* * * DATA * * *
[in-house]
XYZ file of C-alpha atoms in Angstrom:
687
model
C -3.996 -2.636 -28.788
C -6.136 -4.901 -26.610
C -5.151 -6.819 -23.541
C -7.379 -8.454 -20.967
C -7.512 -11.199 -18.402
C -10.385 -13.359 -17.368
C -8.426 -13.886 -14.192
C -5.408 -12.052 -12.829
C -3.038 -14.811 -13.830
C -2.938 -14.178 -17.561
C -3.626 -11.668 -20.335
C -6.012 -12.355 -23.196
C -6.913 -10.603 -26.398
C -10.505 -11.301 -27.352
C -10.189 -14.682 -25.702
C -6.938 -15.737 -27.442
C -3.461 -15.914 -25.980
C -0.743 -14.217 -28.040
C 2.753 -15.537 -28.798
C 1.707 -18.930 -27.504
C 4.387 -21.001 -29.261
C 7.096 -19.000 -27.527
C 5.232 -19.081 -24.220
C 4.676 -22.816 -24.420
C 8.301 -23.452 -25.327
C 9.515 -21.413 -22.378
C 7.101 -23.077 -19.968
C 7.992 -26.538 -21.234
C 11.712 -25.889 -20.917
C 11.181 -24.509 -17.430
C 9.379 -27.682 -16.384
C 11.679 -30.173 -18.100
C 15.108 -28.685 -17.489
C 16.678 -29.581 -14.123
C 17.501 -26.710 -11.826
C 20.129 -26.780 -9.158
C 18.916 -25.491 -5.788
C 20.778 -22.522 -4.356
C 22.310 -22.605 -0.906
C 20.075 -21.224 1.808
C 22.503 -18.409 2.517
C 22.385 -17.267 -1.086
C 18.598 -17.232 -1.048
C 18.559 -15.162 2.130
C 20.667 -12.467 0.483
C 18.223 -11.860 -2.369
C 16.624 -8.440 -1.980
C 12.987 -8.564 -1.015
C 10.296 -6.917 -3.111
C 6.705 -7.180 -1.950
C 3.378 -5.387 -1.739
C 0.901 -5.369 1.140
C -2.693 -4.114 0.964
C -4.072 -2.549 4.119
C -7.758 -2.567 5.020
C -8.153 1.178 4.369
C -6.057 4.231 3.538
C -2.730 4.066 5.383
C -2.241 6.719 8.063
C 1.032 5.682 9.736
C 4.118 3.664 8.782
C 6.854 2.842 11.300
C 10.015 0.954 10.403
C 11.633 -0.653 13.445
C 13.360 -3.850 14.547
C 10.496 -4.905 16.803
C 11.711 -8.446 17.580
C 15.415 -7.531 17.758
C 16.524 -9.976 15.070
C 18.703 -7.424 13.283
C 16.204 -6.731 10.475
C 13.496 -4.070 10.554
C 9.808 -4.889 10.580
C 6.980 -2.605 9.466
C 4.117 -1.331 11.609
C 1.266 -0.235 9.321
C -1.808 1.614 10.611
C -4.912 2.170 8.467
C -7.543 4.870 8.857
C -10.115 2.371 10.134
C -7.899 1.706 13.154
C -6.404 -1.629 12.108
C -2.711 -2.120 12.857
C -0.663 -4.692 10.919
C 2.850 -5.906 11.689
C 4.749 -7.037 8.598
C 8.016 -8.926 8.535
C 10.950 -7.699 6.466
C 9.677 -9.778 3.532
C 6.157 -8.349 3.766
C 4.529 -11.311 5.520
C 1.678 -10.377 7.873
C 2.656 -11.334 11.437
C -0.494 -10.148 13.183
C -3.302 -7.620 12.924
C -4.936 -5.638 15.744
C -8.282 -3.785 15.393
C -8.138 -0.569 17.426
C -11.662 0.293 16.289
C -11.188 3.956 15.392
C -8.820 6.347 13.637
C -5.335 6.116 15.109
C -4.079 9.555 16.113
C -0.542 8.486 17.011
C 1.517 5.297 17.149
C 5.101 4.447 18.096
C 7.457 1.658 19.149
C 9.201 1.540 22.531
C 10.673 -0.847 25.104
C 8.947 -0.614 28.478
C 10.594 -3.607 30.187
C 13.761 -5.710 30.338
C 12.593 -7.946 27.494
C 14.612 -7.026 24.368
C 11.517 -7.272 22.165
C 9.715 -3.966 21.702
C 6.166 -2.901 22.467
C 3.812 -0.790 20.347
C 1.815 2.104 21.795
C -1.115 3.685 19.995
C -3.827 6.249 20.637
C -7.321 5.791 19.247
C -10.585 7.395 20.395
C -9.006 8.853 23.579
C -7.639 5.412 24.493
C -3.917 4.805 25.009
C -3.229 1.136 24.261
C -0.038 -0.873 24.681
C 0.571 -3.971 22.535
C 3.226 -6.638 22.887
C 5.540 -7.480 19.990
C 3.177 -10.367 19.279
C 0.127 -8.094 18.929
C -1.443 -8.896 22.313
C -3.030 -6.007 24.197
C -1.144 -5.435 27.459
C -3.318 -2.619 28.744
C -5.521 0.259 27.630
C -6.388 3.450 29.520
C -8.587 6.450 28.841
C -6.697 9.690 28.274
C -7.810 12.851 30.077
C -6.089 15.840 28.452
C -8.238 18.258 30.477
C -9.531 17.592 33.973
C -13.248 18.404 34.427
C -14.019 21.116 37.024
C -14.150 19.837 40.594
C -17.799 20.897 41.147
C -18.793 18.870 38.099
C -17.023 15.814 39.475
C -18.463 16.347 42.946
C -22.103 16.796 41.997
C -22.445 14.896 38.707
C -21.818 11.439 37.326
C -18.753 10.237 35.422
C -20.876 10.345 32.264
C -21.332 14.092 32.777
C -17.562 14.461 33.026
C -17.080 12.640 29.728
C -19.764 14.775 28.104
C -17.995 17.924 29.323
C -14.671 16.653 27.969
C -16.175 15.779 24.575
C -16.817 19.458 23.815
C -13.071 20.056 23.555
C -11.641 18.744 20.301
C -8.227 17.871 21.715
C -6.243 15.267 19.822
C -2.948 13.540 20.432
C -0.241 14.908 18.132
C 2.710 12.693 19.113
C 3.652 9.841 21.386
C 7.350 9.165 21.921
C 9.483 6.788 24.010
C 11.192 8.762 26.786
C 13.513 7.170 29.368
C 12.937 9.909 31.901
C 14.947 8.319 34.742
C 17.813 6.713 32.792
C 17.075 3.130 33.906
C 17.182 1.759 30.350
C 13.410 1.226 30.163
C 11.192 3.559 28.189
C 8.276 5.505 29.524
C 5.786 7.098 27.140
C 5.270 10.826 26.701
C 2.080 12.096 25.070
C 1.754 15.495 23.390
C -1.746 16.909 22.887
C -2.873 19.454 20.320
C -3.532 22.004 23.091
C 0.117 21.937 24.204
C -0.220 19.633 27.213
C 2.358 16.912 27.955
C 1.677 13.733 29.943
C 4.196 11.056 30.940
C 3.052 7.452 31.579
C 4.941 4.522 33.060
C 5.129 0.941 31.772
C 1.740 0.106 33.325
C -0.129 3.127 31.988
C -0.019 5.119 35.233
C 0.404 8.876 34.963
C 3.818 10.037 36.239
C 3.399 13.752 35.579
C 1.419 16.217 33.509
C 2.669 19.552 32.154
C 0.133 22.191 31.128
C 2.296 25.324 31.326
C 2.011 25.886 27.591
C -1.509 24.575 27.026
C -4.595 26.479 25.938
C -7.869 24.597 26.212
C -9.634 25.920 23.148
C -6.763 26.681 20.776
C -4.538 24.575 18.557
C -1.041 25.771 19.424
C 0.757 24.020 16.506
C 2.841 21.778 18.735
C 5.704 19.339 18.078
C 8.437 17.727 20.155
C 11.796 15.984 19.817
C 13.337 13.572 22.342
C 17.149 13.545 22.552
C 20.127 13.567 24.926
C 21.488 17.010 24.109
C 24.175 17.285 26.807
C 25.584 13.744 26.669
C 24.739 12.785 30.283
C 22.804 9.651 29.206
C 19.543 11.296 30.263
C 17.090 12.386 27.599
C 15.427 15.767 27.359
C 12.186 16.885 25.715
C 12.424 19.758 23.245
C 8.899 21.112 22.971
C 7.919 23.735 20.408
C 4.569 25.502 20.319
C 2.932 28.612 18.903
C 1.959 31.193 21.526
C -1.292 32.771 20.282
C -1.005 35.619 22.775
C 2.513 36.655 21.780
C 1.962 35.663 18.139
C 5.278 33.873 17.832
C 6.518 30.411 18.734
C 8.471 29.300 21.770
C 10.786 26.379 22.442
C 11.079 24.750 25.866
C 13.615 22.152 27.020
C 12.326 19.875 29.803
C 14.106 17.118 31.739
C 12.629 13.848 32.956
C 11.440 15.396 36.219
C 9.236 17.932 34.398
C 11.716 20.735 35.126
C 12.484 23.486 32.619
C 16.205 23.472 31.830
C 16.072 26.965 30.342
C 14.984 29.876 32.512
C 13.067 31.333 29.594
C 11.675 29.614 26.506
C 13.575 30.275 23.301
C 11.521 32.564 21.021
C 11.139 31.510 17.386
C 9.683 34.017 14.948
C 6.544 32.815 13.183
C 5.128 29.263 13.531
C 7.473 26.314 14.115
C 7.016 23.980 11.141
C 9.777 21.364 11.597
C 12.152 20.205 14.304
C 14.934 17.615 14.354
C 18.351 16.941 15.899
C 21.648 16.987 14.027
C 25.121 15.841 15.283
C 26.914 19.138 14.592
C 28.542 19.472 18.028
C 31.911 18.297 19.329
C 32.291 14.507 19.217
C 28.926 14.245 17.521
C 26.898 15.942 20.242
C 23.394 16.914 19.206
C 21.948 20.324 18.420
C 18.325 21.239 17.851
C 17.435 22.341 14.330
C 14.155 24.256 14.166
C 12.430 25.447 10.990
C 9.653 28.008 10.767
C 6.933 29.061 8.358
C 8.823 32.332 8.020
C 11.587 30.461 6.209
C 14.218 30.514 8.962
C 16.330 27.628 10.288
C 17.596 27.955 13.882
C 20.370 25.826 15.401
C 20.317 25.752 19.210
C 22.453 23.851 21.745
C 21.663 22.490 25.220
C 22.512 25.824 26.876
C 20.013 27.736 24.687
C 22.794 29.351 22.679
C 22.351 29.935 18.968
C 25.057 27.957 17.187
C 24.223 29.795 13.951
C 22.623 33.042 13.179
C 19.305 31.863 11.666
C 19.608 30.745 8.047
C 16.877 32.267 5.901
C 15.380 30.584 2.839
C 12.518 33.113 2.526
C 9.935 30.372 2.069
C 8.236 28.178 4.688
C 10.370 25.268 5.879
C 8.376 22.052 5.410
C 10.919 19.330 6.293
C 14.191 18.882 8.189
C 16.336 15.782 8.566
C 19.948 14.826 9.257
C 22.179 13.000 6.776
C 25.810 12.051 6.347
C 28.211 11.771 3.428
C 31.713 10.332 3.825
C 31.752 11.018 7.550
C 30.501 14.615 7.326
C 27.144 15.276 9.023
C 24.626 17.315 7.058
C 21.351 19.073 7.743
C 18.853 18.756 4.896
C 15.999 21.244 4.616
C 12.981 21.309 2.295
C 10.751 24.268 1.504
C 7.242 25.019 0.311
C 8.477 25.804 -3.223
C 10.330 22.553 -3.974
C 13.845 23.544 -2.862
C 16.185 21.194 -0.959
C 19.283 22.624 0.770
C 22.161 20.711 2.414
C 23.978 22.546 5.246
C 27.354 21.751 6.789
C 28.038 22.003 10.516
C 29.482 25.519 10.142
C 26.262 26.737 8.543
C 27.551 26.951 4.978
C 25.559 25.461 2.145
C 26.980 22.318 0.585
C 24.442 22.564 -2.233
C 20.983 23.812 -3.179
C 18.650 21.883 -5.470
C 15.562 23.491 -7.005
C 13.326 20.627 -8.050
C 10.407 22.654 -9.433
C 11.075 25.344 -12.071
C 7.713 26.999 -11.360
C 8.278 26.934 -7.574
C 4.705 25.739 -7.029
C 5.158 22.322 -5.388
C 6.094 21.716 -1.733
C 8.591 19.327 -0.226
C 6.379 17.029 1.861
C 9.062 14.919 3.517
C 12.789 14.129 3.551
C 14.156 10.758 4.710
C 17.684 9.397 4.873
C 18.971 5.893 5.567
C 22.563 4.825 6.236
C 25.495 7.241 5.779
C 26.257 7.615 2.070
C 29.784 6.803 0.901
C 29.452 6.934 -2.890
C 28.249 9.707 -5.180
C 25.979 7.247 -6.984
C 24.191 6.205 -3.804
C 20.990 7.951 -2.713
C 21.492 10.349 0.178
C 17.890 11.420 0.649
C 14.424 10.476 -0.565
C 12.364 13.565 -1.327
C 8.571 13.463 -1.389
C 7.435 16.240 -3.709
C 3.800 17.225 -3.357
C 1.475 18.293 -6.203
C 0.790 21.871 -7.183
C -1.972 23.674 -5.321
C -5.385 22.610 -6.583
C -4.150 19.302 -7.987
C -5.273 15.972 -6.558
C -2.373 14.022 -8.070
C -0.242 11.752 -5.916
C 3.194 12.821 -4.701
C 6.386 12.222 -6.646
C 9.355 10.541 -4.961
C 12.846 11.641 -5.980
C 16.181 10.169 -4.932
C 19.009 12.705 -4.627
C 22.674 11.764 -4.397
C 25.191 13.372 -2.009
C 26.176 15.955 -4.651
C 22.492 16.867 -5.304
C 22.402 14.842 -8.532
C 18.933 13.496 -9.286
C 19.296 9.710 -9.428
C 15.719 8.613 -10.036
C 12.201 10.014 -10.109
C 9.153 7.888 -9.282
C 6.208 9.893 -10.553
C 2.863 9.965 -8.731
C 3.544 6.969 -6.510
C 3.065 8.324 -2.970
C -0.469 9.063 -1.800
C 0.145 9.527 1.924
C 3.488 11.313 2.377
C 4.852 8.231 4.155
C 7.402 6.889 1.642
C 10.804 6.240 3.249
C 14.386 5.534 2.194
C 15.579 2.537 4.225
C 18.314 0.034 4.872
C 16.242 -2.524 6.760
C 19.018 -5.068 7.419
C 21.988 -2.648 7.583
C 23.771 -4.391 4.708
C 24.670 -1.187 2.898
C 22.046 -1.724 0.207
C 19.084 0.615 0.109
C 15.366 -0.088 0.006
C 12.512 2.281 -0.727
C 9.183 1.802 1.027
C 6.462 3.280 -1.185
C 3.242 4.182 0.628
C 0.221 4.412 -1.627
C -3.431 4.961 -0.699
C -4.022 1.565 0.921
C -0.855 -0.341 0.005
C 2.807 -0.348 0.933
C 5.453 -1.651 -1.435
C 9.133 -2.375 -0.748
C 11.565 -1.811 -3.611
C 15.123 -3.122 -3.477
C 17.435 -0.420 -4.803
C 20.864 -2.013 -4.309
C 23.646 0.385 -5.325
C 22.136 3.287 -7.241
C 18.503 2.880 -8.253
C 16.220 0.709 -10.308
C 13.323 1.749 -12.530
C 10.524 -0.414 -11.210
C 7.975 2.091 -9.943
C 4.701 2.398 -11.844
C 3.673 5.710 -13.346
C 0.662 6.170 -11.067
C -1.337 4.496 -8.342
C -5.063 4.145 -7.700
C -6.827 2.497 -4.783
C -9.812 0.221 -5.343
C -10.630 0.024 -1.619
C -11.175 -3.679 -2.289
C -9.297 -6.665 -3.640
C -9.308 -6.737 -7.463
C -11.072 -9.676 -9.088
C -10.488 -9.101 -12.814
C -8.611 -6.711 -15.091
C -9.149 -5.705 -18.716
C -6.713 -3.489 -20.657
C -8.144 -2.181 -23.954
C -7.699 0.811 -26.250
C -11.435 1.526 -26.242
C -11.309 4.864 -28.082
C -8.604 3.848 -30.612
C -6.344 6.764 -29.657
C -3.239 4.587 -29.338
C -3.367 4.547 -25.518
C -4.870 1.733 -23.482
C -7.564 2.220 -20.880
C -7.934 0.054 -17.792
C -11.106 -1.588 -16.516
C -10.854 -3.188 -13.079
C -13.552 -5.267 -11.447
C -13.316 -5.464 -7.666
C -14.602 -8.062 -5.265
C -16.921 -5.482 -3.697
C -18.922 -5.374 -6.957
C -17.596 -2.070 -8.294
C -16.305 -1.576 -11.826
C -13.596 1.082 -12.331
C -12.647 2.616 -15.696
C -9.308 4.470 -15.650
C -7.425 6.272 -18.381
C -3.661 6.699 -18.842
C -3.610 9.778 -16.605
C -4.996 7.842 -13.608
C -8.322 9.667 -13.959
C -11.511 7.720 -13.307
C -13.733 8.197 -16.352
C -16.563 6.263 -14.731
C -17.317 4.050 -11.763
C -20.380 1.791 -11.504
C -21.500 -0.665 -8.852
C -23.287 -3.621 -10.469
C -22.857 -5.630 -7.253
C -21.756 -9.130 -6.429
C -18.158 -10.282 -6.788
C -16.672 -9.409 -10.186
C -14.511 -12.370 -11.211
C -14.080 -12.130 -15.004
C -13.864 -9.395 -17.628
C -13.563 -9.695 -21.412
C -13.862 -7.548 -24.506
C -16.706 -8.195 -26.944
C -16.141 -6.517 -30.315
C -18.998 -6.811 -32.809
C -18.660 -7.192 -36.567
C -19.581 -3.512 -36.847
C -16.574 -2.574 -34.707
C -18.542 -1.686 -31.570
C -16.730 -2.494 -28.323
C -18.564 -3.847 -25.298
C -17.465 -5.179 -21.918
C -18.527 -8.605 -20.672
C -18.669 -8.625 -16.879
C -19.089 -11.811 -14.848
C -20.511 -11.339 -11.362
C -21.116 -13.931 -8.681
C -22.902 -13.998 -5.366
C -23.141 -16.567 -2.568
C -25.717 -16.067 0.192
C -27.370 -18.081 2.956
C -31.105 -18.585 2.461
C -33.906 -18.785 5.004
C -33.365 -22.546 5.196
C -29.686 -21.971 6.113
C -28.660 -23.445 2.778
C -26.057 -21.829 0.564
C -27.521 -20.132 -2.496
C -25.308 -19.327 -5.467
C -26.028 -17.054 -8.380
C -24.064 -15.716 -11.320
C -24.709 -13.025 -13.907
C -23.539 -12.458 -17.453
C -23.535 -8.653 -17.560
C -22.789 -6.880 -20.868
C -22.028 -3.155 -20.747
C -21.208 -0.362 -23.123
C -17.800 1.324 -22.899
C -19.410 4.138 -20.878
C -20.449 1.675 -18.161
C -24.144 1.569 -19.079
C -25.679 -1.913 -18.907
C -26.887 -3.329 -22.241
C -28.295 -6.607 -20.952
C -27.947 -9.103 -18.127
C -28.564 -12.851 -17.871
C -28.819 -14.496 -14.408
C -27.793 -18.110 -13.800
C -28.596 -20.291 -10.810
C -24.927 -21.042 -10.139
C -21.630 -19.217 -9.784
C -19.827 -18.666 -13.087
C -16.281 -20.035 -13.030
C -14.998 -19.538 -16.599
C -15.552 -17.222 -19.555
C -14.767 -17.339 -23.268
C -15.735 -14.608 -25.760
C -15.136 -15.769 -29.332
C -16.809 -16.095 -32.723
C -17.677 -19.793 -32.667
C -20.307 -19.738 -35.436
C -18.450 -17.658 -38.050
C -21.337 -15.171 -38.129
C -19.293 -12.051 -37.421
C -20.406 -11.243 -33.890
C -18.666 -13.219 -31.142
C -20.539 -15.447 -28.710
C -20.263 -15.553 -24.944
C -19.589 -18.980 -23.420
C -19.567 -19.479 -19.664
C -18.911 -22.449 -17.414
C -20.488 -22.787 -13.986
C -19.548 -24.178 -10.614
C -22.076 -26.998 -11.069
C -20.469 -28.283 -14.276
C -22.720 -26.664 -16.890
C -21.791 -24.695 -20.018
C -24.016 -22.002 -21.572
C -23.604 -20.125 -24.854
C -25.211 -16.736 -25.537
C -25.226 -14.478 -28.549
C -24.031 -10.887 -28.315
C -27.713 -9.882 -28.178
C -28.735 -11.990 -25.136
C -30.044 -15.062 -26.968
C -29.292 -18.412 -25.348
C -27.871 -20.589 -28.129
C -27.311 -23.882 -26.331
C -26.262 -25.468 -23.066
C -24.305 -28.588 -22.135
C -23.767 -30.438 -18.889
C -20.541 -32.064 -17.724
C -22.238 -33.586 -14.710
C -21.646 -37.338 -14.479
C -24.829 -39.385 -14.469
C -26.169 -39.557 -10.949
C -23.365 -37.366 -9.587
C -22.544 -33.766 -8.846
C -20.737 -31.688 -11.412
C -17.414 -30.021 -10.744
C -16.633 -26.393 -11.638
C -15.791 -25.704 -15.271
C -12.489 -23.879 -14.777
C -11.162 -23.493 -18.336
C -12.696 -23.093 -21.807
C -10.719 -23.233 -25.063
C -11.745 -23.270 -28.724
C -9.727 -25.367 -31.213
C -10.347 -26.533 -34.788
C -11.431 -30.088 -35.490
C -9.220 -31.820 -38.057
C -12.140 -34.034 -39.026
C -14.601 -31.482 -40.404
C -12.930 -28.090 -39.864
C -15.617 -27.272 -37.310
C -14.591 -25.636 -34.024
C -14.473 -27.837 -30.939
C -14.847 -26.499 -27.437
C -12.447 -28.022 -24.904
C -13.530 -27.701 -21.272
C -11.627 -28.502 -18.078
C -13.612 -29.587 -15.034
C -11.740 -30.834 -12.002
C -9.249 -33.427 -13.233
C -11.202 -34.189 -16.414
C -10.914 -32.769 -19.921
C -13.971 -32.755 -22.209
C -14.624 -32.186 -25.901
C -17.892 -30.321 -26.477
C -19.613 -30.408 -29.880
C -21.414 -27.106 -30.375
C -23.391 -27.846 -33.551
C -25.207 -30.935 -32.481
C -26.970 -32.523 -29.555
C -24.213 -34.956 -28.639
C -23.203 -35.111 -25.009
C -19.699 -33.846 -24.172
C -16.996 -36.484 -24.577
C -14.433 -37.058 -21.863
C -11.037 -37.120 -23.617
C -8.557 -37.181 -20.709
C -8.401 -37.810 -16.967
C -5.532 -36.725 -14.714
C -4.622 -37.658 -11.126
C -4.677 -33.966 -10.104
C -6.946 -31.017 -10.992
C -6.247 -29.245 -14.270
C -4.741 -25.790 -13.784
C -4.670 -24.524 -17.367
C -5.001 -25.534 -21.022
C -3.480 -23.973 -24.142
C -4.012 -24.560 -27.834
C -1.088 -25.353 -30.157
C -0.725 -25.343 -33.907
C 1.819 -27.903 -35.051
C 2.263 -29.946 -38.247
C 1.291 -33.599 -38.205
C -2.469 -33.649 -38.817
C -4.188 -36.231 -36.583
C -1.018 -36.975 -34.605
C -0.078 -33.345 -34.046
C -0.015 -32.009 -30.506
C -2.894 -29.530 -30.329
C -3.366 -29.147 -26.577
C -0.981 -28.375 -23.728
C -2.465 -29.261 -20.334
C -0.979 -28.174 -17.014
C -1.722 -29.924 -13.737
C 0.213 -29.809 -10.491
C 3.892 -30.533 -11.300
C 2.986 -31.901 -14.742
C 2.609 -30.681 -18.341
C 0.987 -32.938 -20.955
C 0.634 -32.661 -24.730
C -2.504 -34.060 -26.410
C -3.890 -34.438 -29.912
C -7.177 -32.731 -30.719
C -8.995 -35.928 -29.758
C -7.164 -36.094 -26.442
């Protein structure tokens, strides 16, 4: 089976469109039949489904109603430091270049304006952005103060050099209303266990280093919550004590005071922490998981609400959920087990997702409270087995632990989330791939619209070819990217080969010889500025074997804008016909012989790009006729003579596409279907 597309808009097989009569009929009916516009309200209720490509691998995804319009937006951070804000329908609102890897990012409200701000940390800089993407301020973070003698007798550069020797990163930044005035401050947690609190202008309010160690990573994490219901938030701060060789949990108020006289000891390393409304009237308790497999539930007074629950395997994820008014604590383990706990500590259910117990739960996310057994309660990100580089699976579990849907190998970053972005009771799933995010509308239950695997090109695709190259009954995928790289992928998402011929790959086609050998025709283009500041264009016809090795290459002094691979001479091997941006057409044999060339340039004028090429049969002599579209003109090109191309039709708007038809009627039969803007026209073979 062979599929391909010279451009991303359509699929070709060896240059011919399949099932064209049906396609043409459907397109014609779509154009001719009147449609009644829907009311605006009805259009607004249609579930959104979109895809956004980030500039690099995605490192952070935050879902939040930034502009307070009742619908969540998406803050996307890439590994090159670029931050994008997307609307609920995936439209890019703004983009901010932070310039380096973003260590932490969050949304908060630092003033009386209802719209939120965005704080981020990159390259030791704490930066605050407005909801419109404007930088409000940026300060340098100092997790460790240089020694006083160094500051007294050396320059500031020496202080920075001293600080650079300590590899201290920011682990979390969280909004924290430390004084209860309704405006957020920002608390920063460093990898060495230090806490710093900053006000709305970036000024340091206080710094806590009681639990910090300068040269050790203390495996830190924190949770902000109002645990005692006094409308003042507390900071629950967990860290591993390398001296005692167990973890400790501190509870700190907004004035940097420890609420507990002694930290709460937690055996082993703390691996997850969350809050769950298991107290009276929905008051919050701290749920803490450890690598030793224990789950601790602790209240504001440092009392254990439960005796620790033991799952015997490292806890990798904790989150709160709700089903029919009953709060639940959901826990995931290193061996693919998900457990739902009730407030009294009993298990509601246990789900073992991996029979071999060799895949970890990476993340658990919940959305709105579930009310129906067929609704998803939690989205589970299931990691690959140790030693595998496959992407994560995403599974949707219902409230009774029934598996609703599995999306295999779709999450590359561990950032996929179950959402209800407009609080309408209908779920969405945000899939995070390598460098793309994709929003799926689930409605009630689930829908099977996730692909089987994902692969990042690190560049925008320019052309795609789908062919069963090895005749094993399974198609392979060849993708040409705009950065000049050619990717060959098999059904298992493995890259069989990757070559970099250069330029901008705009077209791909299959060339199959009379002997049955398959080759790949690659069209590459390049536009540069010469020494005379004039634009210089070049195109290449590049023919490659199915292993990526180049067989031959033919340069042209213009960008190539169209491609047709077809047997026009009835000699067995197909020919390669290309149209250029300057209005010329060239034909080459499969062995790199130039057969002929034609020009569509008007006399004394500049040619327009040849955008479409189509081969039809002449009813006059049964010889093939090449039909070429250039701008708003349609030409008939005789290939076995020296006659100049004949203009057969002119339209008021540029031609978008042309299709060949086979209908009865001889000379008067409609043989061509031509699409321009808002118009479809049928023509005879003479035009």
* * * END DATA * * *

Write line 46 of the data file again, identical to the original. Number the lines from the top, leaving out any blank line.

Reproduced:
C 22.385 -17.267 -1.086